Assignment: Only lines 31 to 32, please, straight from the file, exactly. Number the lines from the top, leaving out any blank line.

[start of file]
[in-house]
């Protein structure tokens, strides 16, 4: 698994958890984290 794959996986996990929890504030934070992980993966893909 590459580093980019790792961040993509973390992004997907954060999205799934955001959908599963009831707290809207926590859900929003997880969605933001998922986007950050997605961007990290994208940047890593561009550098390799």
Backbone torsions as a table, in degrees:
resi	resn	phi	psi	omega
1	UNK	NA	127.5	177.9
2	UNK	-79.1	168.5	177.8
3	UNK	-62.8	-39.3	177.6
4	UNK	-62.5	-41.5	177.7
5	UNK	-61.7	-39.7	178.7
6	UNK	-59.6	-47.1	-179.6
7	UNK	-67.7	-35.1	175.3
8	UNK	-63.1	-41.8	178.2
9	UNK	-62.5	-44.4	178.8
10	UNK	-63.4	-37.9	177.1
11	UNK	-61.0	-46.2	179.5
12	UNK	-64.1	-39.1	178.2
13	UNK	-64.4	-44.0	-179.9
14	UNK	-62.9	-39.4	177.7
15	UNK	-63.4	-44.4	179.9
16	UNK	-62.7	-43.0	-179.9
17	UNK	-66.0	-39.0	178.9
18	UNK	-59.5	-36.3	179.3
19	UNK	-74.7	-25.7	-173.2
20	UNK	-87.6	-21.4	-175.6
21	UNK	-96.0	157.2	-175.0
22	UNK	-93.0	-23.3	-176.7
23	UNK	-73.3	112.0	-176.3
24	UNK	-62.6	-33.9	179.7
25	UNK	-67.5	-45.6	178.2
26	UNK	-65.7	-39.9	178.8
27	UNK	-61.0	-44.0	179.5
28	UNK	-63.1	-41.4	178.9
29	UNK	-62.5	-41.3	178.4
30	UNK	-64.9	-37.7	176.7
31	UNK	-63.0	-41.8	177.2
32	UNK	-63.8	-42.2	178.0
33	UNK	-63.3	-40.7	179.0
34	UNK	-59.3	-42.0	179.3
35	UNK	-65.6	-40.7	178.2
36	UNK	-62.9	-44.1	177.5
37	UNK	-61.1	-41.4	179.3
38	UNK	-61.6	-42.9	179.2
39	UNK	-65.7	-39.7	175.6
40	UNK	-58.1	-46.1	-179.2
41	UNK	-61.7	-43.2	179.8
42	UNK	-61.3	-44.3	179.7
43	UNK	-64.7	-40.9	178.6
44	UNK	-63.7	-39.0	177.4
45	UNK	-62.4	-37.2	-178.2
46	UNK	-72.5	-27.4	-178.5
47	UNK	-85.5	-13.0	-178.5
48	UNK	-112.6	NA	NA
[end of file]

27	UNK	-61.0	-44.0	179.5
28	UNK	-63.1	-41.4	178.9